Episode Overview – A Starfleet scientist comes to the Enterprise with the intent to disassemble Data so that he can build more androids. Picard and Data embark on a legal battle to define the rights of the Federation’s only mechanical officer.
Episode Score – 9/10. A solid courtroom battle episode. Great drama and suspense without the action sequences or special effects. Great performances by Patrick Stewart, Johnathan Frakes, and Brent Spiner. This episode is one of the earliest episodes to show what this new Trek series could do. I think it is one of TNG’s defining episodes.
Relevance – 3 points. Commander Maddox is the officer that Data is corresponding with in the episode “Data’s Day”. We see the first of many crew poker games. Data’s “encounter” with Tasha Yar is mentioned as a part of Data’s defence (I liked how Picard said that even though Data had promised Tasha that he would never reveal that they had been intimate together, she would not have minded it, given the circumstances). The Daystrom Institute is mentioned for the first time as a tribute to Richard Daystrom from the Original Series episode “The Ultimate Computer”. The outcome of this trial would be tested again when Data constructs a daughter (“The Offspring”), and will impact future TNG episode “The Quality of Life”, as well as the Doctor in Star Trek: Voyager. The space station on which this story happens was said to have been built by the Neutral Zone incidents mentioned in the last Season 1 episode. Lots of relevance to Trek in this neat little episode.
Continuity – 3 points. Character continuity gets a check, as all the main players are in line with what we have come to expect from them. Storyline continuity is a check (although if Data had promised to not reveal his sexual encounter with Yar to anyone, how did Picard know? The captain might have figured it out, so I can overlook that). Universe continuity, check. Nothing is out of place here.
Character Development – 3 points. Data and Picard get a great treatment in this episode and grow a lot, but I would have to give a tip of the hat to Riker. When commanded to serve as the prosecutor in the trial, Riker finds himself in the toughest of situations. He has to do everything he can to win the case, or Data will become property of Starfleet. The risk is that in doing so he almost wins the case, which would again make Data property of Starfleet. It’s one of the most difficult stories for Riker and with the exception of Data he seems to have the most to lose: his friend and comrade and his self-respect. The scene where he is researching and finds his “coup de grace” that almost wins him the case, he shows excitement, followed by shock as he realises what this may mean to his friend. Powerful acting on the part of Frakes.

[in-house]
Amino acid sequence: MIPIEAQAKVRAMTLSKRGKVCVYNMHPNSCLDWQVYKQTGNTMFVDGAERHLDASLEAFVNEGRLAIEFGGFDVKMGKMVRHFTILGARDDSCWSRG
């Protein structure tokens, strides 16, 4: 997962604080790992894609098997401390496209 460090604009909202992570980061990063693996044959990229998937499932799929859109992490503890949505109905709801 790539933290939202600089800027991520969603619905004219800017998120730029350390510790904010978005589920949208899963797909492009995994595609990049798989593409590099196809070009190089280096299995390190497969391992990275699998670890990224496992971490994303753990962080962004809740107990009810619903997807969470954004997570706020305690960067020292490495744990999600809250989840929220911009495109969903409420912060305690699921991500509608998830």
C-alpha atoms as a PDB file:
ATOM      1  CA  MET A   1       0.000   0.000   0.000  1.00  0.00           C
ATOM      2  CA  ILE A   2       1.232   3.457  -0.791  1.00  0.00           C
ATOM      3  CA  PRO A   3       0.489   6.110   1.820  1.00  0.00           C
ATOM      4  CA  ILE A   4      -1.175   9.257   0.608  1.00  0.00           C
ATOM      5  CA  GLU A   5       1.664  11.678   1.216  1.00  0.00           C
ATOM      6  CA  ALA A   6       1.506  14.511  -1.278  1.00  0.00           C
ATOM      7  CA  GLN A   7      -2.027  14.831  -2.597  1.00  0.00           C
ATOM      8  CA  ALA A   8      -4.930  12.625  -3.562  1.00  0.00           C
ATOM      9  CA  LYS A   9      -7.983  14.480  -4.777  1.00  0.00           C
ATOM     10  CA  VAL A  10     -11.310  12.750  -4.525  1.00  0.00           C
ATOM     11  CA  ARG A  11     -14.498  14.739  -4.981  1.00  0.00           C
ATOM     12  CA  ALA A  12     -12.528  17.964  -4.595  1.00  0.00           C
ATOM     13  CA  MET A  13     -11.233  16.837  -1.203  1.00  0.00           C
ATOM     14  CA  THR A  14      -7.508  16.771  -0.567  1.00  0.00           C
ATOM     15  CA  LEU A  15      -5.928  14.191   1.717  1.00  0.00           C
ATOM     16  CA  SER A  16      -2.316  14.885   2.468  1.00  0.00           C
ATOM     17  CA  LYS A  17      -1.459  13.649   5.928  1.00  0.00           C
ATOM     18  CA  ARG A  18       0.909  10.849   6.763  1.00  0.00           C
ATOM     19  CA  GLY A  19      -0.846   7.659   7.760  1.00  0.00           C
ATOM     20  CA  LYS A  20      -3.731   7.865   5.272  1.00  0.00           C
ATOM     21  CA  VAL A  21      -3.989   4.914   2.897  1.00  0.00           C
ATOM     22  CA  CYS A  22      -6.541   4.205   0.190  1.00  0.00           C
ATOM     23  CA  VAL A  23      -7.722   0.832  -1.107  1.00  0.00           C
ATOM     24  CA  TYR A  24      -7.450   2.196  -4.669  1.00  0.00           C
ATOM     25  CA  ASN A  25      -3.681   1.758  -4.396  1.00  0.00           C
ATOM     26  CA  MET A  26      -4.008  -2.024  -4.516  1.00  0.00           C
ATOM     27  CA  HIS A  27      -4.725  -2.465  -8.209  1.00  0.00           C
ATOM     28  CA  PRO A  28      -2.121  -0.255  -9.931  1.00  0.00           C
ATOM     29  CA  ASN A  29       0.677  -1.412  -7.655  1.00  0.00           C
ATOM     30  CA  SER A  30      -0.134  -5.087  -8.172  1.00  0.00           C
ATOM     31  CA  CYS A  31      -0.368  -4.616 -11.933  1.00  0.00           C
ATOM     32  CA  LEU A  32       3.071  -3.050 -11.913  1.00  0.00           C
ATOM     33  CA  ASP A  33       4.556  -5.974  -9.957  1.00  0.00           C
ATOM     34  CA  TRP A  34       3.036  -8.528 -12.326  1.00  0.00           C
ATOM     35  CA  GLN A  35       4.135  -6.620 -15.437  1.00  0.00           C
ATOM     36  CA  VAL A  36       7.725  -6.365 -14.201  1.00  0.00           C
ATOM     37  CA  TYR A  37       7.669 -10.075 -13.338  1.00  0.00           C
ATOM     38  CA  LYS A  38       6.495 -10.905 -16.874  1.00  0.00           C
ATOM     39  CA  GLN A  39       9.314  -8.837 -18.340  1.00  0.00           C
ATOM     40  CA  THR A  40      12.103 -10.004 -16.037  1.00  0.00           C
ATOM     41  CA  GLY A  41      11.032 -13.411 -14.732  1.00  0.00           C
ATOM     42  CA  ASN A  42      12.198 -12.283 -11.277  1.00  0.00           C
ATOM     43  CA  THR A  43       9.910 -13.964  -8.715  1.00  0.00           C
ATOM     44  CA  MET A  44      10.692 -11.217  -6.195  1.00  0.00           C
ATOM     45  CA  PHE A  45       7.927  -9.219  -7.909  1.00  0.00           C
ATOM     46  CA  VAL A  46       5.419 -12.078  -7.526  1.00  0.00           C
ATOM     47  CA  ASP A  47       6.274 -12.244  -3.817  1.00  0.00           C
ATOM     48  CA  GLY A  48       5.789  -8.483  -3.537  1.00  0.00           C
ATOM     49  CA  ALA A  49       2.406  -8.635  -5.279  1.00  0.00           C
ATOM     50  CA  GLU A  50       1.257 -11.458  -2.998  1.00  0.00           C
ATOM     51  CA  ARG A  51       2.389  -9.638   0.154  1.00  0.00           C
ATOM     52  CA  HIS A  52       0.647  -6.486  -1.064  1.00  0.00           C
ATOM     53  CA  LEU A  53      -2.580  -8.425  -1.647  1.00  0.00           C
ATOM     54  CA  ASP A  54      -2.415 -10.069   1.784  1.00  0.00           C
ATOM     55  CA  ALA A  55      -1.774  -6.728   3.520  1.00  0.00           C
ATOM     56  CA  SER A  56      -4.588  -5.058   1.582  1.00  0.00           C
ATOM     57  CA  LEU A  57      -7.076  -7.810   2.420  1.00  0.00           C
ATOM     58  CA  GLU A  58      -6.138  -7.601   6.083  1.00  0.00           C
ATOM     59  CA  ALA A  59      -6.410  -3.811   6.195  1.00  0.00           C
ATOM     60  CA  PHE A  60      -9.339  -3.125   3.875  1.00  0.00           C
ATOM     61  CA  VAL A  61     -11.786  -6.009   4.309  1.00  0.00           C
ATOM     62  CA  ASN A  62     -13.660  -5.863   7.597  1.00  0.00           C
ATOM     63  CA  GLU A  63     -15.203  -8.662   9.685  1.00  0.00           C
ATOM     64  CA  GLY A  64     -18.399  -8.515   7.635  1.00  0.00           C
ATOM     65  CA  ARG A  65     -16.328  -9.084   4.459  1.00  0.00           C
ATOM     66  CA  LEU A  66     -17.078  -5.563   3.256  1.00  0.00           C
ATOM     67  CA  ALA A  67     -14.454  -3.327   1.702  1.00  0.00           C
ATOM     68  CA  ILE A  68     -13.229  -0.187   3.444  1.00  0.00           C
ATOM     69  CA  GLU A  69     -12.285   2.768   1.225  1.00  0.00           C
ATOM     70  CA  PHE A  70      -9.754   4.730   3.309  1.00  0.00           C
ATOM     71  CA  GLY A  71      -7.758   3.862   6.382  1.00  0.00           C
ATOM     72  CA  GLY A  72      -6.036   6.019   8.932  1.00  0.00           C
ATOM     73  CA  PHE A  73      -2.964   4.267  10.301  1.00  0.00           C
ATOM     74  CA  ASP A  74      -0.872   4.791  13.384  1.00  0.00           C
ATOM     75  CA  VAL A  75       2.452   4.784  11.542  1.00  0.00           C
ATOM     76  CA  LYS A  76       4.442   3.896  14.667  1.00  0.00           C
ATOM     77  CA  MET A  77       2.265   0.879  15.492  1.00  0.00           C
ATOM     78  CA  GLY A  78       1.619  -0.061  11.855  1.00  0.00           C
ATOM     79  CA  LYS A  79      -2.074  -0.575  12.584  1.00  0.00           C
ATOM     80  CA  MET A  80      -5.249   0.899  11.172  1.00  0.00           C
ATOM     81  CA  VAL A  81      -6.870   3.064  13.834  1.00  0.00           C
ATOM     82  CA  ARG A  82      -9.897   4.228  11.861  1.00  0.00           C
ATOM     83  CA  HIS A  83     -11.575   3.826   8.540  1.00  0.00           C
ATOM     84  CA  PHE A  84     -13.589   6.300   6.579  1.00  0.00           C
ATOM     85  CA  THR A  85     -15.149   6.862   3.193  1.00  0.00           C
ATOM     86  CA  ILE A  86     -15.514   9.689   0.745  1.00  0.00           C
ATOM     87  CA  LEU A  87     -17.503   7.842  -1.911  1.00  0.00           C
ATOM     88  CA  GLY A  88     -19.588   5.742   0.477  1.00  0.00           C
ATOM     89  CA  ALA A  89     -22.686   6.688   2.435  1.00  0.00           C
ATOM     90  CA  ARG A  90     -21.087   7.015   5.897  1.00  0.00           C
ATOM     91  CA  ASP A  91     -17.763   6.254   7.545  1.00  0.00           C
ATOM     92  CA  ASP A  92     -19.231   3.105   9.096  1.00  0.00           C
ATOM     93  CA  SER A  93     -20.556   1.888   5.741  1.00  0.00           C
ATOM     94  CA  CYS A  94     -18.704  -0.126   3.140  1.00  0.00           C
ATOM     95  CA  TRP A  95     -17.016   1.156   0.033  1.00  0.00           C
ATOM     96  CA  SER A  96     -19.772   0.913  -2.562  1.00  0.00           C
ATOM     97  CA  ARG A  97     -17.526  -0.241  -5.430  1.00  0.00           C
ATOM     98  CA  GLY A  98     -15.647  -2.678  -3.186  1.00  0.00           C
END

Social Commentary – 3 points. The rights of individuals has always been relevant in Trek’s history. In today’s world we are still trying to identify what “basic rights” are, and to whom they apply. One would think that by the 24th Century we would have figured it all out, but we have a whole new batch of ideas in this as we look at the case for artificial life forms. Guinan also has a great moment when she helps Picard realize that what is being proposed by Maddox could easily become a form of slavery. Very astute commentary.
Cool Factor – 2 points. OK, the first poker game? Cool! Picard’s epic closing argument? Extremely cool! Beyond that, there is not much else that is cool. Again, Picard’s ending argument is full of coolness, and one of my favourite scenes in the series.
Rank – Admiral (23 points). As I said before, this episode is one of the gems in the second season. Give it a watch and you will not be disappointed.